Africa Evaluation Blog: Why it is time to make evaluation more relevant for Africa (2) – Development of Africa-driven and -rooted Evaluation Systems and Practices
Posted 6 months ago
Why Africa-rooted Evaluation? In my first blog on this platform I summarized the reasons why the Western evaluation paradigm that has in the past influenced evaluation practices in Africa significantly, are still doing so. I motivated why this paradigm should perhaps be contextualized more effectively on the African continent, and adapted better to conditions that are in most respects quite different from the Western contexts within which evaluation developed into its current manifestation as a transdisciplinary global profession.
Before one can consider what changes are needed, though, it is important to take note of the direction that the development of evaluation in Africa took since the late 1970s. Chapter 2 in Cloete, Rabie & De Coning 2014 addresses this in more detail.
Start of an Africa-driven Evaluation Approach
The development of a systematic Africa-driven evaluation approach has been summarised and assessed well by Spring & Patel. A network of evaluation practitioners was created by UNICEF in Nairobi, Kenya in 1977 to enhance capacity-building for UNICEF and other evaluations in East Africa. This initiative attempted to create indigenous African evaluation capacity that can start taking responsibility for initiating and driving systematic evaluations of development programmes in Africa. In March 1987, an Organisation for Economic Cooperation and Development (OECD) Development Assistance Committee (DAC) seminar brought together donors and beneficiaries of development programmes to discuss objectives, means and experiences in evaluation. The outcome was an awareness of the need to strengthen evaluation capacities of developing countries, also in Africa. The OECD published the summary of the discussions in 1988 in its report titled Evaluation in Developing Countries: A Step towards Dialogue. This initiative called for a series of seminars to be held at regional level to intensify dialogue, discuss problems unique to each region, and recommend concrete and specific actions with a view to strengthening the evaluation capacities of developing countries.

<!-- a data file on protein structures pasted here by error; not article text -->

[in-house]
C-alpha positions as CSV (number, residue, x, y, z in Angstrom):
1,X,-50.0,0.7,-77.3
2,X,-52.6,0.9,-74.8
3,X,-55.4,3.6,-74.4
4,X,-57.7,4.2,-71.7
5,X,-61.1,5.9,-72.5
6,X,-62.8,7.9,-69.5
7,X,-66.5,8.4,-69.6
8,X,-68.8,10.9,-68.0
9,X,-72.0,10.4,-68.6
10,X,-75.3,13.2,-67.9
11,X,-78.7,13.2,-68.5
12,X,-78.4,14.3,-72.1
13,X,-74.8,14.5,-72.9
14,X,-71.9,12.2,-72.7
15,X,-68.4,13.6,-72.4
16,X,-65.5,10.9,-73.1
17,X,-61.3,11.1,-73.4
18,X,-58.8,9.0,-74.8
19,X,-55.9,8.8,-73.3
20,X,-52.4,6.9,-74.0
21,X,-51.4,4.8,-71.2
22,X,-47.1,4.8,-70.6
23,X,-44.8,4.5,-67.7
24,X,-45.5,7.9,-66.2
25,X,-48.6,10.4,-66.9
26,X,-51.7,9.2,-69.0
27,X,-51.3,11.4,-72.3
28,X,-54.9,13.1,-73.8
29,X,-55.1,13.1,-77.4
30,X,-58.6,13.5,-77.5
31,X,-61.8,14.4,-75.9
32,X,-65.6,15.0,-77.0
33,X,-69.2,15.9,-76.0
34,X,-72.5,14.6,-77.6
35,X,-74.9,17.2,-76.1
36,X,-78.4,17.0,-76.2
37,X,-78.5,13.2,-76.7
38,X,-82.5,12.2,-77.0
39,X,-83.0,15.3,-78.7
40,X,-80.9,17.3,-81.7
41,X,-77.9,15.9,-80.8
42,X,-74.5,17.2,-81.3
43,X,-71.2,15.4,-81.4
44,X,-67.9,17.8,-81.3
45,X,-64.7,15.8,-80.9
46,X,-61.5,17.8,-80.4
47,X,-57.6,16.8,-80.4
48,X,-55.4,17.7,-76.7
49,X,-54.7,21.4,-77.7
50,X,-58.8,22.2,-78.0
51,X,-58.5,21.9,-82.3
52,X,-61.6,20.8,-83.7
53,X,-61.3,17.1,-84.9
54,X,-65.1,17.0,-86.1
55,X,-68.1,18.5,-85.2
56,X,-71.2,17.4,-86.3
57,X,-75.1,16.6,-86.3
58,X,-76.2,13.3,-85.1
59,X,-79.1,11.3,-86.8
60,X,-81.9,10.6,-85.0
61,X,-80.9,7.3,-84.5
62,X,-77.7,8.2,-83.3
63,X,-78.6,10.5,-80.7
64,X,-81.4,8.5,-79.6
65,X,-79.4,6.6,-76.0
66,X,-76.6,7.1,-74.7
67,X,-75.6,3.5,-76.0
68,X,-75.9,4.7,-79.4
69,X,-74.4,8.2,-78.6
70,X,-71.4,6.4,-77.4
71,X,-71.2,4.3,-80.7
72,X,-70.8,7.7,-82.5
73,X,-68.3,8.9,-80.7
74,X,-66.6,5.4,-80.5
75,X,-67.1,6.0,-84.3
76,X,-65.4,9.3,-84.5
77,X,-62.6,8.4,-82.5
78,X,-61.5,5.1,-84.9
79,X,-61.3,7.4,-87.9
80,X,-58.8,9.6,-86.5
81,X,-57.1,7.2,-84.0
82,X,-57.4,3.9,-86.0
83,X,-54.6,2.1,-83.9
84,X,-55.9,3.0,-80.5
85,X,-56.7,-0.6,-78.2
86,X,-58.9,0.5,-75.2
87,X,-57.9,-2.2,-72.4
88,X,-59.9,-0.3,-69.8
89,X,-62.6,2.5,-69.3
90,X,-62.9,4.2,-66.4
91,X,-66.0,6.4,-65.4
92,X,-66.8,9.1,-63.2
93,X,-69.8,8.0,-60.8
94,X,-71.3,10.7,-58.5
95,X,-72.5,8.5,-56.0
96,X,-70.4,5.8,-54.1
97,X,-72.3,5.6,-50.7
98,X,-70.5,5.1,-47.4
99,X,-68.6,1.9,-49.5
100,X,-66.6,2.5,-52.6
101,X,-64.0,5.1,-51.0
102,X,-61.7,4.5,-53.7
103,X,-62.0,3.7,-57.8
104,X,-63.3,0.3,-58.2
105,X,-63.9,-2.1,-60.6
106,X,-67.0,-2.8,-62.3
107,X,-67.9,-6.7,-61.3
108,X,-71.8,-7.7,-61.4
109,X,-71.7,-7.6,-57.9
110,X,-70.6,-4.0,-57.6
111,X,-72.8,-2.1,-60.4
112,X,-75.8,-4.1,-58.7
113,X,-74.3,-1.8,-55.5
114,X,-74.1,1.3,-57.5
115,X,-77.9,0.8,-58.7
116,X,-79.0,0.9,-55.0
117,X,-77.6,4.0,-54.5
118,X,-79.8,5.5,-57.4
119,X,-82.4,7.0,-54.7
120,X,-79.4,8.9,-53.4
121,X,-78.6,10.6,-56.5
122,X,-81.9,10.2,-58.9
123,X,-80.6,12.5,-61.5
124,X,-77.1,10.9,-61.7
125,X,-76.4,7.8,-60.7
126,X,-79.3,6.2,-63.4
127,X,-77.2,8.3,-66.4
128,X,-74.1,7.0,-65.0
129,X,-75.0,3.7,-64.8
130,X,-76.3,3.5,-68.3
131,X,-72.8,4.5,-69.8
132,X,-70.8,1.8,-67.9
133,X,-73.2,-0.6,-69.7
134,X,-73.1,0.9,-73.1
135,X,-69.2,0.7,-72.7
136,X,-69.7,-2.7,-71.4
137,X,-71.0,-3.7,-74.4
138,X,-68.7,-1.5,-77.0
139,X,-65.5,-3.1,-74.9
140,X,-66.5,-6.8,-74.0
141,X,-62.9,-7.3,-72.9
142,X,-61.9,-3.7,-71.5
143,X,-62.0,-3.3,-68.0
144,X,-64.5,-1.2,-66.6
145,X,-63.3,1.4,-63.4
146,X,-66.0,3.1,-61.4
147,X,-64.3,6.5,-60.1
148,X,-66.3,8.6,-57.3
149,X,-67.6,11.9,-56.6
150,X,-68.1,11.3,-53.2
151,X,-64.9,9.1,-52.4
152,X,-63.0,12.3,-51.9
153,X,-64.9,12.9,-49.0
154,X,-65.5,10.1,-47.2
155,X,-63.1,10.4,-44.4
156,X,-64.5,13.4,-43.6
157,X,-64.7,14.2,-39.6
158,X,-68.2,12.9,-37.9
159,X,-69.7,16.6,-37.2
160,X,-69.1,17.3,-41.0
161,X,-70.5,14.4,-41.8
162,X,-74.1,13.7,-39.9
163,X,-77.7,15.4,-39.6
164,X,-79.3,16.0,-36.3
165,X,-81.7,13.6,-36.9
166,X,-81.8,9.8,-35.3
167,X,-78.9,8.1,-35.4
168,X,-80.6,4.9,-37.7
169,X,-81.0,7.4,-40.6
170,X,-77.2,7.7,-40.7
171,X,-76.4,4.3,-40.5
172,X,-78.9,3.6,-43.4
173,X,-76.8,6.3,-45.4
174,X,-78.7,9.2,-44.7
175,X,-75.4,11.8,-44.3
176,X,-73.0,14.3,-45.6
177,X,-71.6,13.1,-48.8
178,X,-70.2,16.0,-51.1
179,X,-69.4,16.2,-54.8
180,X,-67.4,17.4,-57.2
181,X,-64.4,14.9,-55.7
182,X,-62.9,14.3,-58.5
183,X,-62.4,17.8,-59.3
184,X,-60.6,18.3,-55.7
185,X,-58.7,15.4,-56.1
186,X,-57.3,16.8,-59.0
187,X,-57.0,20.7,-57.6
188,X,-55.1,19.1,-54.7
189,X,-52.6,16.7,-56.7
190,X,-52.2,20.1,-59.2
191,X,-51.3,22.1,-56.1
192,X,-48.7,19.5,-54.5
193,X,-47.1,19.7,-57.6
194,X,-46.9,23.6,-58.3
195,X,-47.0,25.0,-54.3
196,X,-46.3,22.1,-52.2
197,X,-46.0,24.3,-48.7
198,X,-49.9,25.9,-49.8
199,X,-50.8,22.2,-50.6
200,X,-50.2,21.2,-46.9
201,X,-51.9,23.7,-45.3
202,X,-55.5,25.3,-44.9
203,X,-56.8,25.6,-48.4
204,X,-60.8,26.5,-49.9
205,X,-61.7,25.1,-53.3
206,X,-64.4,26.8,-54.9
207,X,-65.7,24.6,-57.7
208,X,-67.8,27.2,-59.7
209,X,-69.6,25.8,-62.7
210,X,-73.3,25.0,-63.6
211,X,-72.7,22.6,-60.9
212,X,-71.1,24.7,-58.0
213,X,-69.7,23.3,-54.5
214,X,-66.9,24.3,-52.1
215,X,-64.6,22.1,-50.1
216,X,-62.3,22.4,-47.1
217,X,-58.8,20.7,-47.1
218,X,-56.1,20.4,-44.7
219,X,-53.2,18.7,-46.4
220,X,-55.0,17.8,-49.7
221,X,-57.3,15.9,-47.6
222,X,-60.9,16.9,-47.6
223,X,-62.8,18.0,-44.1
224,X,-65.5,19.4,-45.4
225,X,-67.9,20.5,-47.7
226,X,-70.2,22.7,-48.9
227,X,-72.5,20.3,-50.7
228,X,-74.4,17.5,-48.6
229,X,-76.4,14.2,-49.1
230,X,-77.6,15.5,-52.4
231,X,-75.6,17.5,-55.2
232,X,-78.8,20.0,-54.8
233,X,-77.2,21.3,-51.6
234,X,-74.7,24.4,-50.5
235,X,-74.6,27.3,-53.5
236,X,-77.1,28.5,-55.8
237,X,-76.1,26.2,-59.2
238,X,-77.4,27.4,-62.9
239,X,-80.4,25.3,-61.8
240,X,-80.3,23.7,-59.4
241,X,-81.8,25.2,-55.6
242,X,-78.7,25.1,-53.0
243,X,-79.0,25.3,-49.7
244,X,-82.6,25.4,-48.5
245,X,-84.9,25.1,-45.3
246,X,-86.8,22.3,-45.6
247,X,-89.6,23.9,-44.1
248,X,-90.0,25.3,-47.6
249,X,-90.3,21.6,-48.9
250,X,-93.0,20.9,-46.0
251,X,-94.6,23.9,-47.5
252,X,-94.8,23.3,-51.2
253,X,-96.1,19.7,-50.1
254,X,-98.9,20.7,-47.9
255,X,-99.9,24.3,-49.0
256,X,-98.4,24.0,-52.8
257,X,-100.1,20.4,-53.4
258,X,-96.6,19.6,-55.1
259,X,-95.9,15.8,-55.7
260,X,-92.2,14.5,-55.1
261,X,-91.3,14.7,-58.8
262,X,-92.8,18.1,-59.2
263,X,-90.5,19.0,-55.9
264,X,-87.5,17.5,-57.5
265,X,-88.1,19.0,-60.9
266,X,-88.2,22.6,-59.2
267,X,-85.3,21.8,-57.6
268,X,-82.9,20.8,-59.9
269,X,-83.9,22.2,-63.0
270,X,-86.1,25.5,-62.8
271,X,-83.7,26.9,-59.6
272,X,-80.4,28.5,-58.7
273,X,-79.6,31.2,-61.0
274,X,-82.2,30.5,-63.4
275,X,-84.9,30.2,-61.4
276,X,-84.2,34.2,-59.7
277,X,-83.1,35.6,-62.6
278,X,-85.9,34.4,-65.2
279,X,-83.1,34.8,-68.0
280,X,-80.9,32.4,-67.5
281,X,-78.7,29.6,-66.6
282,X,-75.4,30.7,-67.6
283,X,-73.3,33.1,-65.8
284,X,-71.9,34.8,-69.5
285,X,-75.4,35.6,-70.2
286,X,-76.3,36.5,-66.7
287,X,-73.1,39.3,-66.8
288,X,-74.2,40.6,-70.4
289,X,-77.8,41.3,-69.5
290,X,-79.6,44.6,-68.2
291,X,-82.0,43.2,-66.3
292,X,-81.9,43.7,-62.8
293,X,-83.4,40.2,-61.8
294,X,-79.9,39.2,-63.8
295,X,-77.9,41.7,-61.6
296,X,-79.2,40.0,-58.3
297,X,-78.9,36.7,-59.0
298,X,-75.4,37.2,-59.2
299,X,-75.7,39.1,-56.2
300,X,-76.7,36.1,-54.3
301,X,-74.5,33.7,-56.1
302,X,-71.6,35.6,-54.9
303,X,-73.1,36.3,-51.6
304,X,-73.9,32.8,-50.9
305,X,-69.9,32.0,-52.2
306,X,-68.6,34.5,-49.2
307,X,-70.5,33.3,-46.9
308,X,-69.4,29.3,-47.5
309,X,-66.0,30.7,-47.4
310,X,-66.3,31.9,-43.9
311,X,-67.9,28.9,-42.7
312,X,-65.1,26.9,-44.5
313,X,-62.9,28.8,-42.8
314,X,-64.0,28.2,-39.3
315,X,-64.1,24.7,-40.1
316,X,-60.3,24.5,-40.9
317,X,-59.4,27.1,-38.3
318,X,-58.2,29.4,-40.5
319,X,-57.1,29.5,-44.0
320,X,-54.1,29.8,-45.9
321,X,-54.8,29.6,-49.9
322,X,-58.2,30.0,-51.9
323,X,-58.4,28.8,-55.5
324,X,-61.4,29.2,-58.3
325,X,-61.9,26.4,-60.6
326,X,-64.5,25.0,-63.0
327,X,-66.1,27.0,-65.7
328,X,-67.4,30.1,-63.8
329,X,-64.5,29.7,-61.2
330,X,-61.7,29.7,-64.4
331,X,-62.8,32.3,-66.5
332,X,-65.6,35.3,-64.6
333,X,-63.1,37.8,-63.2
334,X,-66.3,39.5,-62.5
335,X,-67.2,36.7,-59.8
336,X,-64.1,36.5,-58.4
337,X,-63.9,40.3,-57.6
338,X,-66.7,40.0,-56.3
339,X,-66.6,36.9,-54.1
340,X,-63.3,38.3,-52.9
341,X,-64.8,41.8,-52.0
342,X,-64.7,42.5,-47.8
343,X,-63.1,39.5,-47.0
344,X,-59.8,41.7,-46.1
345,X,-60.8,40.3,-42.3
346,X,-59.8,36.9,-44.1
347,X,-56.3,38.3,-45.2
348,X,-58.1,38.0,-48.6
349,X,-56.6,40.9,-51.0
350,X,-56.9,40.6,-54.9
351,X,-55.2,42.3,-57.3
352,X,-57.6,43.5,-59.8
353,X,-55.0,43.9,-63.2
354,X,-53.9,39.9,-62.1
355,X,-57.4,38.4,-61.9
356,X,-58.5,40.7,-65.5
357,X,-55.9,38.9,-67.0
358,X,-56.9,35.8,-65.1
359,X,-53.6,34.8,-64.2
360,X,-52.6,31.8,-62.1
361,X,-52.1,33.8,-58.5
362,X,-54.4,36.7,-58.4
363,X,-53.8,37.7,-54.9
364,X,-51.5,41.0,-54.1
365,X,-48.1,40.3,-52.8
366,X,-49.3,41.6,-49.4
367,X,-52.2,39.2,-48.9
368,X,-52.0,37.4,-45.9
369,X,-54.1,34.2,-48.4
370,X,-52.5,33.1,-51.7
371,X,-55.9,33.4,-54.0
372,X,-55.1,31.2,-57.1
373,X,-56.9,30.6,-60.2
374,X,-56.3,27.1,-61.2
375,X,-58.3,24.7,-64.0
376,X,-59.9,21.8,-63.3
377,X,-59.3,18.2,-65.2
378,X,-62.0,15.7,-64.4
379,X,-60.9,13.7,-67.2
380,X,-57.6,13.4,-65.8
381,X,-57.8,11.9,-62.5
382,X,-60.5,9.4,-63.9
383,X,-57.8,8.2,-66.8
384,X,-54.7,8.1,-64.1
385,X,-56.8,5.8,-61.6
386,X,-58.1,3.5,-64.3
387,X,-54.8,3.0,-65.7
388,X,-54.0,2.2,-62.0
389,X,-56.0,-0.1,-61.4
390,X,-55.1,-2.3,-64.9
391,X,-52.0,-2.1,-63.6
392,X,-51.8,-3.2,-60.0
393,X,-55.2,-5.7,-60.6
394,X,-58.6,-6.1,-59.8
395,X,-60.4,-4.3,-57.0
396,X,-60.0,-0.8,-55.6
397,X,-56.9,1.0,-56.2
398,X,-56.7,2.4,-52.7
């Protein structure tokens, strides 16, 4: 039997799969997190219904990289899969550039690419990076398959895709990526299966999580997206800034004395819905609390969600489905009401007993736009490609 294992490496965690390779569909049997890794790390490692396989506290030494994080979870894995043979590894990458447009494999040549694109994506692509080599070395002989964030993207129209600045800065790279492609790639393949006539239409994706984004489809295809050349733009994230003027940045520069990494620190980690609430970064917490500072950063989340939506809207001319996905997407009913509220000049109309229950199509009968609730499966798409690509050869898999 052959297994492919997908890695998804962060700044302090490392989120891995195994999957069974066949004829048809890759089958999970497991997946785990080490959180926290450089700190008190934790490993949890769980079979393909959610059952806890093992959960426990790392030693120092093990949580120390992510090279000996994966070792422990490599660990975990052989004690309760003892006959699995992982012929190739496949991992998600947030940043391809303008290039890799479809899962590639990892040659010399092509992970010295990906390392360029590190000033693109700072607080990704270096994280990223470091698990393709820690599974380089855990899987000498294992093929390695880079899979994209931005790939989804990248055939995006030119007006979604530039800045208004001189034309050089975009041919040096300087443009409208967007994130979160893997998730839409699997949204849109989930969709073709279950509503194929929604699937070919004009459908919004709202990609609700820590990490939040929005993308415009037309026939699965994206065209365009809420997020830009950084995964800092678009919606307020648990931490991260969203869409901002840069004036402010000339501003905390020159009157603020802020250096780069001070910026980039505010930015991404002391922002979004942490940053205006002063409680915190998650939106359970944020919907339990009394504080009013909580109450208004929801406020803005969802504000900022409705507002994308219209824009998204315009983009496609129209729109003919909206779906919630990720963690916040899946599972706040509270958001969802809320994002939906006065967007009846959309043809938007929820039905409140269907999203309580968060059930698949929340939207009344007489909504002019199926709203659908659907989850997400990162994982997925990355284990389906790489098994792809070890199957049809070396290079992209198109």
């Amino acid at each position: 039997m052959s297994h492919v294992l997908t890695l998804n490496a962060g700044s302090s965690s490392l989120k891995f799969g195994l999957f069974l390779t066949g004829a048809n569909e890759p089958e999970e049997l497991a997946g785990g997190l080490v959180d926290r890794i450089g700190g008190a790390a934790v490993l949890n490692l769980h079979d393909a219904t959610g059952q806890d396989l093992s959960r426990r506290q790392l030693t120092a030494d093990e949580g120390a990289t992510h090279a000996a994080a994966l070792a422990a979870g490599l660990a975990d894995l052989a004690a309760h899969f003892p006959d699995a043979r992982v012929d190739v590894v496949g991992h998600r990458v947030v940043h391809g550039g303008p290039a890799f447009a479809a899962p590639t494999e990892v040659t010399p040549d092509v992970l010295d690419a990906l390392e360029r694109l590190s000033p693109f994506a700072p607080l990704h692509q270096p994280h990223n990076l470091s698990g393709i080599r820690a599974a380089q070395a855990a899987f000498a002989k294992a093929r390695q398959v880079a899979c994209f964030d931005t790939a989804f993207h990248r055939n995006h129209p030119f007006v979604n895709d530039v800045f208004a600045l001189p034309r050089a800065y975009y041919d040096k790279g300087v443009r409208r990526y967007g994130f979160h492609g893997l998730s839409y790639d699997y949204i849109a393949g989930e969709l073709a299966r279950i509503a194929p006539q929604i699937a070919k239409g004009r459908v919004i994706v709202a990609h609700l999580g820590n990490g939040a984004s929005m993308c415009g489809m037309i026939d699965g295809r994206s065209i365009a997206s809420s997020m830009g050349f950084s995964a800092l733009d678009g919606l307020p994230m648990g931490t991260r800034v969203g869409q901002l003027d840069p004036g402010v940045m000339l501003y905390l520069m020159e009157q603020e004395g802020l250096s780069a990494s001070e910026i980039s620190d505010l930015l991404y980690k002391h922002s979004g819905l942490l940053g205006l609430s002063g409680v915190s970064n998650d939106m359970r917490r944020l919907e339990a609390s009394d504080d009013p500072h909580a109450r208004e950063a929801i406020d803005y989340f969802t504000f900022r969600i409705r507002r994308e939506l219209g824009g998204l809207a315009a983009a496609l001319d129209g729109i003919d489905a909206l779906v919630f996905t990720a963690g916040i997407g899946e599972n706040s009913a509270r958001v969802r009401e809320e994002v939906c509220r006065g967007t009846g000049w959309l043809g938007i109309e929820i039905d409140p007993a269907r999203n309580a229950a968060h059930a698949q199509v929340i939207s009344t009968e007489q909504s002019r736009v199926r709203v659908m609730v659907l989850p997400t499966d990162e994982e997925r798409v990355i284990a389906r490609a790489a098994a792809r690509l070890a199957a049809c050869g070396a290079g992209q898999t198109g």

Other prominent facilitators for evaluation capacity-building on the African continent during these early years have been the African Development Bank and World Bank Operations Evaluation Departments. Two initial conferences hosted respectively by these two multilaterals in 1998 and 2000 raised further awareness around evaluation capacity development in Africa.
The first seminar on evaluation in Africa, which was presented jointly by the African Development Bank (ADB) and Development Assistance Committee (DAC), was held in Abidjan, Cote d’Ivoire, 2-4 May 1990. Its objectives included the clarification of evaluation needs as perceived by African countries themselves and the exploration of ways and means of strengthening self-evaluation capacities.
A follow-up seminar was carried out in 1998 in Abidjan, with the following objectives:
• To provide an overview of the status of evaluation capacity in Africa in the context of public sector reform and public expenditure management;
• To share lessons of experience about evaluation capacity development concepts, constraints, and approaches in Africa;
• To identify strategies and resources for building M&E supply and demand in African countries; and
• To create country networks for follow-on work.
The discussions of the 1998 seminar underlined important directions in African administration and aid agencies. It specifically identified the global trend toward more accountable, responsive and efficient government in African states.
The two approaches of sensitising policy makers (the Abidjan approach, based on the World Bank framework), and of spreading general awareness and building evaluation capacity (the Nairobi/UNICEF approach), were synergistic in creating a home-grown Africa-driven demand for evaluation.